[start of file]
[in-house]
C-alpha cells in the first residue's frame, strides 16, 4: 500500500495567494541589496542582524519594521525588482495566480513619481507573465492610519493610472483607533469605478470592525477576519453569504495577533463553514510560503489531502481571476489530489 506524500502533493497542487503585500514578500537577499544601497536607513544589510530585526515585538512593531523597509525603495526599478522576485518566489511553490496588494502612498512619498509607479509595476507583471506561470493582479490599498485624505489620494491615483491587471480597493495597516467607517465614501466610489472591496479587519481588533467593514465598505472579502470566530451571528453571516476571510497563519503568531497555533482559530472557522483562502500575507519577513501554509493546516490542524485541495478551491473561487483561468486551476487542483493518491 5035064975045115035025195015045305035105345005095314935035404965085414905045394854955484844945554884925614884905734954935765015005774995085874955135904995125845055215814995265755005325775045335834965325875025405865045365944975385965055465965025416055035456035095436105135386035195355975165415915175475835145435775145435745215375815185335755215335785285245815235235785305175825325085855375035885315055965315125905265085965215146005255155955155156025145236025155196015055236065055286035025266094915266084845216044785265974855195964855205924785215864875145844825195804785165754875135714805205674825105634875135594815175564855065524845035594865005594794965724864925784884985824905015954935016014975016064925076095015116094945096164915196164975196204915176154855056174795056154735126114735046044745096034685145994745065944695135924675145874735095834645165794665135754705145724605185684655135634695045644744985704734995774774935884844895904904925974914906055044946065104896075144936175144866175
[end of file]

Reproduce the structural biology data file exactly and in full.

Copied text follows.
[in-house]
C-alpha cells in the first residue's frame, strides 16, 4: 500500500495567494541589496542582524519594521525588482495566480513619481507573465492610519493610472483607533469605478470592525477576519453569504495577533463553514510560503489531502481571476489530489 506524500502533493497542487503585500514578500537577499544601497536607513544589510530585526515585538512593531523597509525603495526599478522576485518566489511553490496588494502612498512619498509607479509595476507583471506561470493582479490599498485624505489620494491615483491587471480597493495597516467607517465614501466610489472591496479587519481588533467593514465598505472579502470566530451571528453571516476571510497563519503568531497555533482559530472557522483562502500575507519577513501554509493546516490542524485541495478551491473561487483561468486551476487542483493518491 5035064975045115035025195015045305035105345005095314935035404965085414905045394854955484844945554884925614884905734954935765015005774995085874955135904995125845055215814995265755005325775045335834965325875025405865045365944975385965055465965025416055035456035095436105135386035195355975165415915175475835145435775145435745215375815185335755215335785285245815235235785305175825325085855375035885315055965315125905265085965215146005255155955155156025145236025155196015055236065055286035025266094915266084845216044785265974855195964855205924785215864875145844825195804785165754875135714805205674825105634875135594815175564855065524845035594865005594794965724864925784884985824905015954935016014975016064925076095015116094945096164915196164975196204915176154855056174795056154735126114735046044745096034685145994745065944695135924675145874735095834645165794665135754705145724605185684655135634695045644744985704734995774774935884844895904904925974914906055044946065104896075144936175144866175